Our scouting report on NBA draft prospect Tyler Bey:
- Position: Wing
- Height: 6-7
- Weight: 215
- School: Colorado
The successor to Matisse Thybulle as Pac-12 Defensive Player of the Year, Tyler Bey averaged 13.8 points, 9.0 rebounds, 1.5 steals and 1.2 blocks as a junior for the Buffaloes.
He was one of only six players in Division I this season to post those steal and block rates.
However, a lot of Bey’s blocks came while defending in the paint and that won’t be the case at the NBA level. With a skinny 6-foot-7 frame, he’s not going to have the strength or height to guard NBA post players. He does have the tools to be a switchable wing defender, which gives him a shot to make it.
Bey has good lateral and vertical quickness, which is a great combination for an NBA wing defender. He has the timing and quick-leaping ability to block jump shots, which he did multiple times in his junior season.
There was a sequence against Stanford when Bey was switched onto 6-foot-2 Tyrell Terry, once of the quicker guards in the country. Bey had the foot speed to stay with the driving Terry and was able to block his layup attempt.
Bey also has excellent anticipation to jump into passing lanes and get steals. When opponents threw lazy passes anywhere near him, Bey usually came away with the ball. He has a ton of defensive tools to work with.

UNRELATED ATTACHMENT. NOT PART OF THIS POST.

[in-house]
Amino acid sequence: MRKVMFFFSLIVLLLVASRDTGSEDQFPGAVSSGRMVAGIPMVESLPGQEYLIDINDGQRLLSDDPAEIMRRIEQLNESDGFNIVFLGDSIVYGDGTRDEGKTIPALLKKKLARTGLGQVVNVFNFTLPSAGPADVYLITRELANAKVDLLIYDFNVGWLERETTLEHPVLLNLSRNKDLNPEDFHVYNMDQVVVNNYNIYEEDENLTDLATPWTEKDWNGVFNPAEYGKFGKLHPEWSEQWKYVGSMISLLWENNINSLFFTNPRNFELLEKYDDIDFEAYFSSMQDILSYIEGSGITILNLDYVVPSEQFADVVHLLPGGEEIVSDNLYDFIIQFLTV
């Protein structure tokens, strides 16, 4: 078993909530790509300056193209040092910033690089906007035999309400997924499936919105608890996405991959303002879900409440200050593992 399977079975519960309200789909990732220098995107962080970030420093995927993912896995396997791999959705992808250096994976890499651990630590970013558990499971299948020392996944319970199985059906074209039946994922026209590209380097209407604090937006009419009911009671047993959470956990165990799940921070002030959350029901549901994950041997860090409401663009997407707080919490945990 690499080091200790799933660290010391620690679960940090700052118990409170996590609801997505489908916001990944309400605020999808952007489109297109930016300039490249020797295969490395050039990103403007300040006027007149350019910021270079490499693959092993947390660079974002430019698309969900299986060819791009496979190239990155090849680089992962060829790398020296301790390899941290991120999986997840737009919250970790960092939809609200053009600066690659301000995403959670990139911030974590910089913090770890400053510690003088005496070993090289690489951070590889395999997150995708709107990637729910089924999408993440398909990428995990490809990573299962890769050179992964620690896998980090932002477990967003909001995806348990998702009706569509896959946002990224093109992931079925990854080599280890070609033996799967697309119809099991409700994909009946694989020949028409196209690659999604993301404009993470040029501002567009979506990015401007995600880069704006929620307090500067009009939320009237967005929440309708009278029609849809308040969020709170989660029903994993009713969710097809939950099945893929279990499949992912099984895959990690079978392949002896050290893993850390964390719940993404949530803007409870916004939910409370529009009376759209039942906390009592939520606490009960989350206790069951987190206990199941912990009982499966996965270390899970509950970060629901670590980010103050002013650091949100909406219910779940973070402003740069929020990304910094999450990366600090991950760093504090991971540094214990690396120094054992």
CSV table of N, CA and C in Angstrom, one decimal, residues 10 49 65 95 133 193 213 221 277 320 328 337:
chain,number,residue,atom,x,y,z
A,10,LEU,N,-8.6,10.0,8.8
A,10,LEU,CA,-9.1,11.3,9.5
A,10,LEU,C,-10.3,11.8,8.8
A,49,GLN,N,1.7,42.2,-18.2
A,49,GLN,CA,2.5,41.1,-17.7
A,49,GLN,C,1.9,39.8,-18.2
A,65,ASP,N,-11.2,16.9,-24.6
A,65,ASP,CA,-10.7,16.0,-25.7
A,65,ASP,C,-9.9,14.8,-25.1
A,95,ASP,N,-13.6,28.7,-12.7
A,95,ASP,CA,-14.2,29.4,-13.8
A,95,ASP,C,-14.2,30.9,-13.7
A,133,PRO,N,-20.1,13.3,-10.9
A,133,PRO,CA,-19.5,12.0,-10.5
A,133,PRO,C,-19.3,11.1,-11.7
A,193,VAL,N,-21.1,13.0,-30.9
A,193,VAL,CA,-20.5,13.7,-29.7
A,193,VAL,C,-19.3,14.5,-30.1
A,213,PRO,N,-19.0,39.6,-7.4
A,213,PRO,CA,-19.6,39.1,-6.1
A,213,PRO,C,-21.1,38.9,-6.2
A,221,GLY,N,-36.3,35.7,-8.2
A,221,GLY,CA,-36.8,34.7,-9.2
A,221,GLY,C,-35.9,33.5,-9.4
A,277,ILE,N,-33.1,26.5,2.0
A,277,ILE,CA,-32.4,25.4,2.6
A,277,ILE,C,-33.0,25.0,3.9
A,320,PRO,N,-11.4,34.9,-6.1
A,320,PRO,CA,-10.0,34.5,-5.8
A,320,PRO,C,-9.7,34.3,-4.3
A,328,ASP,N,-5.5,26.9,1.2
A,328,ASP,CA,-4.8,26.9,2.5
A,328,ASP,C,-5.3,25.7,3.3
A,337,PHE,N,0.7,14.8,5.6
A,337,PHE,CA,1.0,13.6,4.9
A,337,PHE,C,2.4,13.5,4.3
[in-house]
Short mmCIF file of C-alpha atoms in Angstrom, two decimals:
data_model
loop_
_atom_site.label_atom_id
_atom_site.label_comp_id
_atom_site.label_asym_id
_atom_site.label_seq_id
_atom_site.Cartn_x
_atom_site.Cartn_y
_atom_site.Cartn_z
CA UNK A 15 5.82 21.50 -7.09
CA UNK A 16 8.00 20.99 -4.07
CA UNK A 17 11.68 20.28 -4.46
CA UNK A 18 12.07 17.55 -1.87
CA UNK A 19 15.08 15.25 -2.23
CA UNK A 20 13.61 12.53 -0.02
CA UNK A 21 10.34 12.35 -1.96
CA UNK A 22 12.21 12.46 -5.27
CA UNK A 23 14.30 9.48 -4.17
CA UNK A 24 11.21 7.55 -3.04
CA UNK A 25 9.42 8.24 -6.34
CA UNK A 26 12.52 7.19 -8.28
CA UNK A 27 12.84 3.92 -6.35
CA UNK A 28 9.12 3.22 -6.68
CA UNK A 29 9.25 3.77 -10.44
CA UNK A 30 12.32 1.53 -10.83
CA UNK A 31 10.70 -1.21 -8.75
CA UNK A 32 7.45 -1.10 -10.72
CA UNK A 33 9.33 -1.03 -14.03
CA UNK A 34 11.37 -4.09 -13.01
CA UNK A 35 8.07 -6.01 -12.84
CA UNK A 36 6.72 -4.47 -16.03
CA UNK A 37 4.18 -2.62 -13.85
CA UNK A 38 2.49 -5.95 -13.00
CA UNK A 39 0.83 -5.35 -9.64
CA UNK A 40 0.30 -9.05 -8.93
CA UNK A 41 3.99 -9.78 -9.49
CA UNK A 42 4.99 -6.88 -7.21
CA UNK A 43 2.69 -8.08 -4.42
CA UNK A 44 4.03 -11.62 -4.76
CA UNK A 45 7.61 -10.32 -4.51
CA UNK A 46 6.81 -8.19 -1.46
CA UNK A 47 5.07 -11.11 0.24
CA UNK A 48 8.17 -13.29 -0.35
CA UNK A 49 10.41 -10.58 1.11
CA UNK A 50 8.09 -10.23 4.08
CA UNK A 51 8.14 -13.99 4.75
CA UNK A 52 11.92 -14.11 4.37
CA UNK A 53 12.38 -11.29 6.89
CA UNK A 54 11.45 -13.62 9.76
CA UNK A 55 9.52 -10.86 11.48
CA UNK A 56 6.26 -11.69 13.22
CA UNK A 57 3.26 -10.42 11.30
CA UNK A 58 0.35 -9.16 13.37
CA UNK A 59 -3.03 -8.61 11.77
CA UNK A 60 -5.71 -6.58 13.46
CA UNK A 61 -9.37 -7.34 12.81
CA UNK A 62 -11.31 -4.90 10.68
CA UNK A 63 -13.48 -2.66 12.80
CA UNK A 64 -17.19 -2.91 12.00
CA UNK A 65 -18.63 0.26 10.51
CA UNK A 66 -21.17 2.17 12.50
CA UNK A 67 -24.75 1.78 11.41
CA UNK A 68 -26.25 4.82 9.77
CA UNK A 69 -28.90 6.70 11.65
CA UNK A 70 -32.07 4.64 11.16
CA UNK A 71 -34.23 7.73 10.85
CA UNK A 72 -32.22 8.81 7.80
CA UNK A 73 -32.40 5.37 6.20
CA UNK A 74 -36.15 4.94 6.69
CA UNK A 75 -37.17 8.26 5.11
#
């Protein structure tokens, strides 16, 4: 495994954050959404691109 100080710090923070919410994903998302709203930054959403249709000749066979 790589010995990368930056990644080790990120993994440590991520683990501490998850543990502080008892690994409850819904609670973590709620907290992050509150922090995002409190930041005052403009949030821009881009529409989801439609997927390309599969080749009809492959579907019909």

On the offensive end, Bey’s biggest strength is his nose for the ball as an offensive rebounder. He’s a quick leaper with a real knack for getting tip-ins and second-chance baskets.
He has a nice mid-range jumper and Colorado often let him operate from the foul-line area, where he could either turn and shoot or try to find open teammates.
Unfortunately, Bey wasn’t very good at finding those open teammates. He averaged 1.5 assists and 2.4 turnovers, which is a horrendous assist-to-turnover ratio.
You may be tempted to look at Bey’s 41.9 percent three-point shooting this season and think “NBA 3-and-D guy," but a closer look shows that’s probably a pipe dream. Bey made a total of 18 three-pointers in three seasons at Colorado and was 13 for 31 as a junior. Many of those looks were wide-open because opponents were content to let him shoot.
His offensive perimeter game is limited, in part because he spent so much time playing in the post in college. At best, Bey is going to be a project on the offensive end of the floor.
I won’t be surprised if a team loves Bey’s defensive potential enough to take him late in the first round or in the top half of the second round, but I seriously doubt the Sixers will be that team.
They already have a potentially elite young defensive player with a questionable perimeter shot in Thybulle. Why add another one, especially on a team with another elite perimeter defender in Ben Simmons?
The Sixers need shooting and there should be enough shooters still on the board that I can’t see the Sixers going with Bey with either of their two early second-round picks (No. 34 and No. 36). If he lasts into the back half of the second round, then maybe the defensive potential is too great to pass up. But my guess is another team will snap him up first.